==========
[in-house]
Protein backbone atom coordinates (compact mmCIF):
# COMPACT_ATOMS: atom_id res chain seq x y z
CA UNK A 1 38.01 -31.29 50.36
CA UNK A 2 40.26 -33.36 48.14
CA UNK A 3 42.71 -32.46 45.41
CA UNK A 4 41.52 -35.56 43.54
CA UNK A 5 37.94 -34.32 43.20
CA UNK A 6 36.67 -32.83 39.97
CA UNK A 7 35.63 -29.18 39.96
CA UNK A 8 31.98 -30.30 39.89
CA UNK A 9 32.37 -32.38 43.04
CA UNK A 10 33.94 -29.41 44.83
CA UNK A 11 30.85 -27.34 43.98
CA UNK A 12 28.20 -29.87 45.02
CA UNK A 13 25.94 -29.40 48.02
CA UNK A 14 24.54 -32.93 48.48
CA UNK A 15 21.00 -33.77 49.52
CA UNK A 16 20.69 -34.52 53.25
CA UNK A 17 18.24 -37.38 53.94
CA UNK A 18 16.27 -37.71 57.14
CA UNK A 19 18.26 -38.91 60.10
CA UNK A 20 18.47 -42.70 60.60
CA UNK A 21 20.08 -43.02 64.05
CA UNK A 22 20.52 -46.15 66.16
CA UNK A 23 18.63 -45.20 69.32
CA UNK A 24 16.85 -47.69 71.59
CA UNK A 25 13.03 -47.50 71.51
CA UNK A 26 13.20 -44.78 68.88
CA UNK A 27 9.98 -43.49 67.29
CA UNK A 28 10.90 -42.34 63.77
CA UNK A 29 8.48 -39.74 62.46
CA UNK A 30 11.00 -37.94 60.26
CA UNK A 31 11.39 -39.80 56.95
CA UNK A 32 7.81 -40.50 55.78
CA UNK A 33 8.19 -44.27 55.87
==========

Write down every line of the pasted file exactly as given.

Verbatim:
[in-house]
Protein backbone atom coordinates (compact mmCIF):
# COMPACT_ATOMS: atom_id res chain seq x y z
CA UNK A 1 38.01 -31.29 50.36
CA UNK A 2 40.26 -33.36 48.14
CA UNK A 3 42.71 -32.46 45.41
CA UNK A 4 41.52 -35.56 43.54
CA UNK A 5 37.94 -34.32 43.20
CA UNK A 6 36.67 -32.83 39.97
CA UNK A 7 35.63 -29.18 39.96
CA UNK A 8 31.98 -30.30 39.89
CA UNK A 9 32.37 -32.38 43.04
CA UNK A 10 33.94 -29.41 44.83
CA UNK A 11 30.85 -27.34 43.98
CA UNK A 12 28.20 -29.87 45.02
CA UNK A 13 25.94 -29.40 48.02
CA UNK A 14 24.54 -32.93 48.48
CA UNK A 15 21.00 -33.77 49.52
CA UNK A 16 20.69 -34.52 53.25
CA UNK A 17 18.24 -37.38 53.94
CA UNK A 18 16.27 -37.71 57.14
CA UNK A 19 18.26 -38.91 60.10
CA UNK A 20 18.47 -42.70 60.60
CA UNK A 21 20.08 -43.02 64.05
CA UNK A 22 20.52 -46.15 66.16
CA UNK A 23 18.63 -45.20 69.32
CA UNK A 24 16.85 -47.69 71.59
CA UNK A 25 13.03 -47.50 71.51
CA UNK A 26 13.20 -44.78 68.88
CA UNK A 27 9.98 -43.49 67.29
CA UNK A 28 10.90 -42.34 63.77
CA UNK A 29 8.48 -39.74 62.46
CA UNK A 30 11.00 -37.94 60.26
CA UNK A 31 11.39 -39.80 56.95
CA UNK A 32 7.81 -40.50 55.78
CA UNK A 33 8.19 -44.27 55.87